recommended wood for outdoor planters

  • Advertise with us

« back to Hand Tools forum

Forum topic by Ray posted 06-12-2016 03:51 AM 780 views 0 times favorited 10 replies Add to Favorites Watch
View Ray's profile


126 posts in 2147 days

06-12-2016 03:51 AM

I have been tasked with making a few rectangular planters that will sit on the deck. If I remember correctly, the last time I worked with Cedar, it quickly dulled every tool I used. Someone indicated that Cedar is full of something akin to minerals. Any alternative wood that will hold up in the outside environment?

I am open to any advice.


-- Creating less fire wood every day

10 replies so far

View MadMark's profile


979 posts in 1597 days

#1 posted 06-12-2016 04:06 AM



-- Madmark -

View tomd's profile


2167 posts in 3914 days

#2 posted 06-12-2016 04:11 AM

5/4 PT

-- Tom D

View KWood75's profile


10 posts in 1050 days

#3 posted 06-12-2016 04:22 AM

I use those cheap dog ear PT fence boards then place an inexpensive plastic pot inside and place soil and plants in that.

I built two benches like that with 5/4 deck boards for the seats with planters on the end. Everyone loves them.

View jonmakesthings's profile


73 posts in 962 days

#4 posted 06-12-2016 04:53 AM

For planters I use redwood fence boards. The rough look is kinda cool for outdoor things, and the boards are dirt cheap. You can seal it to get more life out of it

-- How can you have any pudding if you don't eat your meat?

View ErikF's profile


621 posts in 2388 days

#5 posted 06-12-2016 10:32 AM

Black locust if you can find it. Will outlast PT and redwood.

-- Power to the people.

View dhazelton's profile


2789 posts in 2440 days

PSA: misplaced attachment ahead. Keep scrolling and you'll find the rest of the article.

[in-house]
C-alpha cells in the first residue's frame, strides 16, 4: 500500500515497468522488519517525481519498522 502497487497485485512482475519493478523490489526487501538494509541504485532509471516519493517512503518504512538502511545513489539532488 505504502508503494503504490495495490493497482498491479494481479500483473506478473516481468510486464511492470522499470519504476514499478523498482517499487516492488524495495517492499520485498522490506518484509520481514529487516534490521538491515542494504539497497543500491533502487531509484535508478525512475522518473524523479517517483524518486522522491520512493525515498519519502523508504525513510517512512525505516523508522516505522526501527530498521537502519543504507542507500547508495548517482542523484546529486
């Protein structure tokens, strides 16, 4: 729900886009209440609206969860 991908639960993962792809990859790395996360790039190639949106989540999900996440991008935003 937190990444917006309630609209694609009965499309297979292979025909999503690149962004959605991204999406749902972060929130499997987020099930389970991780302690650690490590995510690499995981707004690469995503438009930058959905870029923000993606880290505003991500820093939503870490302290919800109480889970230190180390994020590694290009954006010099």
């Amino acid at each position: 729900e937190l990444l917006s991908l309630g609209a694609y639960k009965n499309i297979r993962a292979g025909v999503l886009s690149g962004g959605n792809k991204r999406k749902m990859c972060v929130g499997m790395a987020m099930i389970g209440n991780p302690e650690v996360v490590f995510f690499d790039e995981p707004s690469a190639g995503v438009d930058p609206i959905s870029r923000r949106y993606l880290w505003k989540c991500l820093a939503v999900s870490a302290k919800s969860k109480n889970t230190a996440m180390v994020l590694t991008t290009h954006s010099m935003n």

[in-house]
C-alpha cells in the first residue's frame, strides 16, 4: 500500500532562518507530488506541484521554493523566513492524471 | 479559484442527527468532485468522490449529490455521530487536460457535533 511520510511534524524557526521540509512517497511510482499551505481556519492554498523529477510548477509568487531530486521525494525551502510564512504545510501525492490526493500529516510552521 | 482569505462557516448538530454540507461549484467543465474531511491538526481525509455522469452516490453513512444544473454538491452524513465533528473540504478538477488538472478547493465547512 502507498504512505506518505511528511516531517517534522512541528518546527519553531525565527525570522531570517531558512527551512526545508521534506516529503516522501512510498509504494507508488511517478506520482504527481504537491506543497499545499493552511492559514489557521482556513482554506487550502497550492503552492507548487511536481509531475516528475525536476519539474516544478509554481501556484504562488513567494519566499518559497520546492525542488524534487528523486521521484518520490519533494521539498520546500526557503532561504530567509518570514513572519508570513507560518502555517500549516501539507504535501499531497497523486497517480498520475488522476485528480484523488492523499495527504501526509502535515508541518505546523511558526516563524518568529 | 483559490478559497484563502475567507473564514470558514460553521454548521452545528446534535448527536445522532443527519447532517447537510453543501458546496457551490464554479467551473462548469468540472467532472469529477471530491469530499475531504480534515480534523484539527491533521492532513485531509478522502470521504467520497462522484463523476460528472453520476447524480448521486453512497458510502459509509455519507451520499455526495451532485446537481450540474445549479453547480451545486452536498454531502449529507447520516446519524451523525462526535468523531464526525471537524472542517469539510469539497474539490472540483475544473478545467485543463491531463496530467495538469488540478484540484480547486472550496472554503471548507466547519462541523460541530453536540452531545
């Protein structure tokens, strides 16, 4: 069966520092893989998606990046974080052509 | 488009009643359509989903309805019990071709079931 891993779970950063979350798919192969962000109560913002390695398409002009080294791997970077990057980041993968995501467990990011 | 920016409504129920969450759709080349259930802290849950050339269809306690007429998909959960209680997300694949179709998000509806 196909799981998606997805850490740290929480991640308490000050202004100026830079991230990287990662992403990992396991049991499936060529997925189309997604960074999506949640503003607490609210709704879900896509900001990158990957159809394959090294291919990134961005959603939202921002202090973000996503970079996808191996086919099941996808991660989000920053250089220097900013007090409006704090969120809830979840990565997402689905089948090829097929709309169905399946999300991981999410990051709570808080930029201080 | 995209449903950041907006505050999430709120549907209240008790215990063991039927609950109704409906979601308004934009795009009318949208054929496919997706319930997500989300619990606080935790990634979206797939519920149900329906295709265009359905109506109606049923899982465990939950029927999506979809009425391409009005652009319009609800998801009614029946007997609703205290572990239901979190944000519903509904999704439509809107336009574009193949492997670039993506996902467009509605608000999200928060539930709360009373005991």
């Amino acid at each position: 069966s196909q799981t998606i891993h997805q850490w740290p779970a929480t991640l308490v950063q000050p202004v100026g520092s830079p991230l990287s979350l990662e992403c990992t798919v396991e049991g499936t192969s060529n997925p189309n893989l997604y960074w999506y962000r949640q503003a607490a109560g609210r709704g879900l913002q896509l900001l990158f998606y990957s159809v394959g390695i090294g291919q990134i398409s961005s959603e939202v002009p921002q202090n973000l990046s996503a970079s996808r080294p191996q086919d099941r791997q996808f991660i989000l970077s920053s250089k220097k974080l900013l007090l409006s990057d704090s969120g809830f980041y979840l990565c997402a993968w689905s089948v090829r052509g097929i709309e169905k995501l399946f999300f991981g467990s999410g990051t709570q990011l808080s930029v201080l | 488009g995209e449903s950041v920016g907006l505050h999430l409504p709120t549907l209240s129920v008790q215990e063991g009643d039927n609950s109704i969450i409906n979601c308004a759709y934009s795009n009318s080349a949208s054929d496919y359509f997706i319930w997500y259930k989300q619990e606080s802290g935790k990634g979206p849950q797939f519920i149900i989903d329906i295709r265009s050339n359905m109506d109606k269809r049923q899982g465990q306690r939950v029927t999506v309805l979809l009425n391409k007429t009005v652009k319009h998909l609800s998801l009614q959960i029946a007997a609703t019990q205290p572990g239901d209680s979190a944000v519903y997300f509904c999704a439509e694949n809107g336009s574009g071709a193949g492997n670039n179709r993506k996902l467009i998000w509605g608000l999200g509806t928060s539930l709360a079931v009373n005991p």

#6 posted 06-12-2016 11:49 AM

Depends on what look the customer wants. You could do P.T. frames covered with Trex type decking for a look that won’t age at all. The aromatic cedar dulls blades, don’t know about all cedar. Add a couple of blades to your estimate.

View JayT's profile


5862 posts in 2355 days

#7 posted 06-12-2016 12:52 PM

Western red cedar would be my first choice. It doesn’t contain the silicates that aromatic (Eastern) cedar frequently does. As others have suggested, redwood is a good choice, too, if it is available in your area.

For something heavier and stronger, ipe, black locust or osage orange would be the top of the heap, though all can dull cutters pretty quickly—black locust because of silicates the other two because of density. White oak would be another possibility.

-- In matters of style, swim with the current; in matters of principle, stand like a rock. Thomas Jefferson

View Kirk650's profile


566 posts in 892 days

#8 posted 06-12-2016 01:51 PM


View knotscott's profile


8129 posts in 3519 days

#9 posted 06-12-2016 03:11 PM

Mahogany, white oak, teak, lyptus…

-- Happiness is like wetting your pants...everyone can see it, but only you can feel the warmth....

View a1Jim's profile


117234 posts in 3721 days

#10 posted 06-12-2016 03:23 PM

Ipe holds up well outdoors.

-- wood crafting & woodworking classes

Have your say...

You must be signed in to reply.

DISCLAIMER: Any posts on LJ are posted by individuals acting in their own right and do not necessarily reflect the views of LJ. LJ will not be held liable for the actions of any user.

Latest Projects | Latest Blog Entries | Latest Forum Topics